Destruction has not only come from the air and from Russian-piloted jets. In one village, the local mullah [priest] displayed damage wrought by Amin’s troops during a reprisal raid on the mosque. Gaping holes pierced the mosque’s walls where tanks had fired into them. He also showed me the mosque’s Koran– the Moslem holy book–that had been shredded by soldiers.

“Before the Mujahadeen made the soldiers retreat to their forts,” declared one villager, “they used to come through, shooting and wrecking everything. If they thought a village was giving help to the Mujahadeen, they would line up a few families and shoot them, children and all.”

Accounts of brutality against civilians are common here. They might be dismissed as the “horror stories” typical of any war were it not for the fact that reporters hear them everywhere–from Kabul to the refugee camps of Pakistan.

But the most important confirmation of the Amin regime’s use of terror against the population came in mid-September with the release of Amnesty International’s (AI) report on Afghanistan. The report documented human rights violations under the reign of Nur Mohammad Taraki, Amin’s predecessor, who was killed by Amin loyalists in a coup last month. Most Afghans regarded Amin as the real strongman, even when Taraki was in power.

The international human rights organization asserted that at least 12,000 political prisoners are being held by the Kabul regime, and it documented many cases of torture and execution of intellectuals, religious leaders and political opposition figures. Amnesty International also reported that at the notorious Pul-I-Charki prison outside Kabul, between 20 and 50 executions are carried out each night on the prison’s “killing ground.”

One interesting part of AI’s report gives evidence of the arrest of hundreds of pro-Chinese Marxist-Leninists who opposed Soviet domination. Amnesty International believes most, if not all, were tortured and then killed by the Kabul regime in June 1978.

Such widespread violations of human rights tend to undercut claims by the government that the rebellion is being waged by a handful of rightist landlords angered over Kabul’s supposed implementation of democratic, social and land-reform programs.

Ordinary villagers as well as rebel leaders emphatically insisted to me that they oppose Amin because he has sold their nation to Moscow. The government, people here say, merely tries to disguise its betrayal with rhetoric about “democracy” and a “better socialist order.”

“Anyway, have you seen one landlord, one rich man, among all the thousands of villagers here who support us?” asked Gailani, the rebel commander, when questioned about the government’s charges. Indeed, there was no one this reporter could identify as being anything other than a poor and barely-fed peasant.

On the other hand, members of some old ruling families do play a significant role in several of the insurgent organizations, including a few former ministers from the pre-1973 monarchist governments.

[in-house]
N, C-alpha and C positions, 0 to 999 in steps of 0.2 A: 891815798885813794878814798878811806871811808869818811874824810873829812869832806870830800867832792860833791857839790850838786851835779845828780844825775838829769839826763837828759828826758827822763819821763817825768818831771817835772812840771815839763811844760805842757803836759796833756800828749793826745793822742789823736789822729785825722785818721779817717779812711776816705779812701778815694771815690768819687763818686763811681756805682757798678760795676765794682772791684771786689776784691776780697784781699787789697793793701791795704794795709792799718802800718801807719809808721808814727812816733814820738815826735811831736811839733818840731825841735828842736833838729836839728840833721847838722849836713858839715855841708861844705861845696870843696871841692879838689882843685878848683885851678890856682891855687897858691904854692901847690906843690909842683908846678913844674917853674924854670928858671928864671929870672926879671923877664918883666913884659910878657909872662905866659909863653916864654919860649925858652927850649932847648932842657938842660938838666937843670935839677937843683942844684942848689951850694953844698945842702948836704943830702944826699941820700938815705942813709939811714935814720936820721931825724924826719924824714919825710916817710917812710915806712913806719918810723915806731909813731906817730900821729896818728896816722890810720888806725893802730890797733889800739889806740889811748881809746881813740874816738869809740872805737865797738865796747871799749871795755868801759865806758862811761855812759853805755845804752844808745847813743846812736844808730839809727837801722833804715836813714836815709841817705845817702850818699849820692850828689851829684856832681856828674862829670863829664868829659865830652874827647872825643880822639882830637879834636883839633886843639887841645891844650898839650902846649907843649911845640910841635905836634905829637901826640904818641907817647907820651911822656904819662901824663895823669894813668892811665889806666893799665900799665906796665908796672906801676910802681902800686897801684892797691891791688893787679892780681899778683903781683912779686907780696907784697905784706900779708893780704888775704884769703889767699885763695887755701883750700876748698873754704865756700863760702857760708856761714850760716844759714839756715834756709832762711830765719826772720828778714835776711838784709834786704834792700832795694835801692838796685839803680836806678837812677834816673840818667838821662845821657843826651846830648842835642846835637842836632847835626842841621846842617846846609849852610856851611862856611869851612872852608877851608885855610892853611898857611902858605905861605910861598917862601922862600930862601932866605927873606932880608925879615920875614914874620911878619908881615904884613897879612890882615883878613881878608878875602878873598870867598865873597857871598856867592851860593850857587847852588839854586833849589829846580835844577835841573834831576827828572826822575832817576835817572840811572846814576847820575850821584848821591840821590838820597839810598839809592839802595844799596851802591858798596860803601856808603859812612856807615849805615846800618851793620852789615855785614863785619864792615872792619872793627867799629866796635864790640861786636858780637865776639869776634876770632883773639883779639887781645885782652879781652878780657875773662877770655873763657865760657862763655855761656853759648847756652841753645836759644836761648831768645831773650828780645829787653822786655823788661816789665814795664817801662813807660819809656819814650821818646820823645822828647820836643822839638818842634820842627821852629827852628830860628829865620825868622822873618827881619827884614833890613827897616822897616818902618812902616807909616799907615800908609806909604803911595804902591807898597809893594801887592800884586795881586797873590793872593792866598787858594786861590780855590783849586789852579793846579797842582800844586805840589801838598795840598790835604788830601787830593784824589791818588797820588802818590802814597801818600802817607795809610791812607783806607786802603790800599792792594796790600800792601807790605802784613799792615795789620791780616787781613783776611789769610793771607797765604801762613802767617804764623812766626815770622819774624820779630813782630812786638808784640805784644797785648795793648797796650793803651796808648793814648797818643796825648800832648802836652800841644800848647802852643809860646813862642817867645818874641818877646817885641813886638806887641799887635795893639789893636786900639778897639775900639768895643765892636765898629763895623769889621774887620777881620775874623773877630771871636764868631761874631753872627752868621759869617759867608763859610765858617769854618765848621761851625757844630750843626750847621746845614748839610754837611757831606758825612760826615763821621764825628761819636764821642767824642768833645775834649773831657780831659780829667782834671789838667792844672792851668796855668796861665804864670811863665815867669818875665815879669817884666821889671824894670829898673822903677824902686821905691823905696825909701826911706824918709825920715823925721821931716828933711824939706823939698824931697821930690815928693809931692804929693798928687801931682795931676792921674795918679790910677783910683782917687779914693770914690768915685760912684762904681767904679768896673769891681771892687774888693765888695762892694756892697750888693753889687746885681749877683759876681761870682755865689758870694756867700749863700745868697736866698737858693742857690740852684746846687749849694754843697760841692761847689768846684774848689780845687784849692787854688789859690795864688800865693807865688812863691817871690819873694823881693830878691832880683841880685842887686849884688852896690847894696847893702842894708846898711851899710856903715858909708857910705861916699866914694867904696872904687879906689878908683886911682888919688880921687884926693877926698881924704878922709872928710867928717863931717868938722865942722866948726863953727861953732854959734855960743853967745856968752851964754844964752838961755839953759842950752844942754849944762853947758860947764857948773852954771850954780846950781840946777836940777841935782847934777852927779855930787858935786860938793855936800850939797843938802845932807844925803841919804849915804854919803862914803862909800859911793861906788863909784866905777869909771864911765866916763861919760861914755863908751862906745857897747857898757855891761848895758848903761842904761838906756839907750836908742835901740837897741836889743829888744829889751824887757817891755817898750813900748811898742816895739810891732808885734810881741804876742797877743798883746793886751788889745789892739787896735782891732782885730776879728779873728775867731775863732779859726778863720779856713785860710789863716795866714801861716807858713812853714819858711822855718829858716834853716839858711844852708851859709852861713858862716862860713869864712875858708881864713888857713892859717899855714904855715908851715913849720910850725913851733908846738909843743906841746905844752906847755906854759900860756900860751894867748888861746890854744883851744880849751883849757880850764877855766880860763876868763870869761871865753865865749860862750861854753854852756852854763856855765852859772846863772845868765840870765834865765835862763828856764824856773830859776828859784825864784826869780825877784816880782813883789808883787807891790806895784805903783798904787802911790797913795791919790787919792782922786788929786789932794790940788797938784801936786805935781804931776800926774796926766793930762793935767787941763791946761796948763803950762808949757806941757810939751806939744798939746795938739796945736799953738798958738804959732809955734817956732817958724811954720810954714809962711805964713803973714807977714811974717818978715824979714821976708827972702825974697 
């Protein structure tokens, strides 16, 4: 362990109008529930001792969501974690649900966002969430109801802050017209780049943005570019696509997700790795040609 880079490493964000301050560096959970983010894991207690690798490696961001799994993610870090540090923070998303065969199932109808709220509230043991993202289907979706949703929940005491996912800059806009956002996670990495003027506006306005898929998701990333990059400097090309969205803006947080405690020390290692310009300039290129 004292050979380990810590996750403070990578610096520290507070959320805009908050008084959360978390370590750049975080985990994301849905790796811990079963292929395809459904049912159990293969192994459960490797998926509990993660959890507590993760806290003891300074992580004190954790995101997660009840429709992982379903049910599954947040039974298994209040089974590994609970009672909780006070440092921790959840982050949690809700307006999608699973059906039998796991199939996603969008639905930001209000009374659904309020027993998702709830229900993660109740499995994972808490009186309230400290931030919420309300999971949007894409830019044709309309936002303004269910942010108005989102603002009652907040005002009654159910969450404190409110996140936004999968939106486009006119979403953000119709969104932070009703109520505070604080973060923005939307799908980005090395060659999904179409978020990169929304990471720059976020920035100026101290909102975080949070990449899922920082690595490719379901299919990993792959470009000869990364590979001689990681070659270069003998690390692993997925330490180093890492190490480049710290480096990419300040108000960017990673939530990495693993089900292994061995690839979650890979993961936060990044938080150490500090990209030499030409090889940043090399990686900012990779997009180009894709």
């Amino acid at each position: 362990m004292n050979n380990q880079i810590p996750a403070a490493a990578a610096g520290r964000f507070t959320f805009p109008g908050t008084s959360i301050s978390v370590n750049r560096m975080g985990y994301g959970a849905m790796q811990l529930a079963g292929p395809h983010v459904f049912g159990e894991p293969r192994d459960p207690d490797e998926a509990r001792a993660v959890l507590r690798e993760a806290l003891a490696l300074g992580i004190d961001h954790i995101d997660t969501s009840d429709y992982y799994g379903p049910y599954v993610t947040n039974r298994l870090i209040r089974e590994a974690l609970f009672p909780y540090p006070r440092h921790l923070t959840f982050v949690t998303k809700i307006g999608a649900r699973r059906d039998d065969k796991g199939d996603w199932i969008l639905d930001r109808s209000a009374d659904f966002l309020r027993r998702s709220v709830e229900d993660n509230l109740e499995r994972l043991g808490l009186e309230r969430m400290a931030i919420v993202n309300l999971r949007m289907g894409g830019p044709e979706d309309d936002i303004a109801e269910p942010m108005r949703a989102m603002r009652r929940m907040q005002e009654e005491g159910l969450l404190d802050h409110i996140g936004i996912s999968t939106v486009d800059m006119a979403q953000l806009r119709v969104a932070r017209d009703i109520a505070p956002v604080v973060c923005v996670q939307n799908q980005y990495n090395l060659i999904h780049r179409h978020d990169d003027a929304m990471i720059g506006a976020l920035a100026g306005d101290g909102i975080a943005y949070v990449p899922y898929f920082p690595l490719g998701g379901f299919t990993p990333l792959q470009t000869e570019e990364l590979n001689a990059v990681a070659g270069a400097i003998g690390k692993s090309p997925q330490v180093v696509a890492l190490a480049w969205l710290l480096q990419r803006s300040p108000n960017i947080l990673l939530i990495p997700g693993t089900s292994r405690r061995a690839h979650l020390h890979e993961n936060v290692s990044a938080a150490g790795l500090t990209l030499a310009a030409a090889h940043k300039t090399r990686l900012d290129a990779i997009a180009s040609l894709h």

This fact only confirms the view that–insofar as the Afghan revolution is more than a spontaneous outpouring of popular anger- -it is led by the patriotic Afghan bourgeoisie. The main force of the revolution, of course, is the millions of poor peasants who support it and do the fighting.

Religion also plays a critical role in mobilizing popular sentiment against the regime. Amin, and Taraki before him, are seen not only as Soviet puppets but as enemies of Islam as well for their suppression of the Islamic clergy. Islam still has an unbreakable hold over the minds of this country’s people.

By all accounts, then, the armed rebellion in Afghanistan gathers steam by the day, winning one victory after another against a government wracked with internal divisions and unable to maintain even a semblance of popular support. But will the insurgents find themselves the masters of their country by spring, as rebel leaders so confidently predict?

My guess is that this is unlikely, in view of what Moscow feels is at stake here. Afghanistan is nothing less than a strategic base for the Kremlin’s expansionist operations in the whole region, and a stepping stone towards warm water ports in the Arabian Sea and Indian Ocean.

As such, Afghanistan and the region play a vital role in the Soviet’s rivalry with the U.S. imperialists for world domination. South Asia and her ports flank Europe and, together with Soviet positions in the African horn and Arabian peninsula, constitute a potential choke-hold over Western supply lines that Moscow would like to strengthen.

Afghanistan is important to the Soviets for other reasons as well: “Imagine if Soviet power is defeated by Afghanistan’s rag-tag guerrillas,” one Pakistani journalist told me. “What effect would that have on the peoples of Eastern Europe, or even on Russia’s own 40 million Moslems?”

Given all this, it is most reasonable to expect an ever-expanding commitment from Moscow–including the use of its own combat troops.

Is there a U.S. connection to the Afghan war? Yes, insofar as Soviet involvement here is a result of the contention of both superpowers for domination in the region.

The rebels themselves deny any U.S. involvement. Nor would they welcome a direct American role, citing the U.S. record in Vietnam as evidence of the need to be independent of both superpowers. But NFIR leaders told me they would welcome arms and some other aid from Washington.

“We’ll take guns from anyone as long as there are no strings,” Syed Ishaq Gailani stated. “We hope the world will help us because of the justice in our cause.”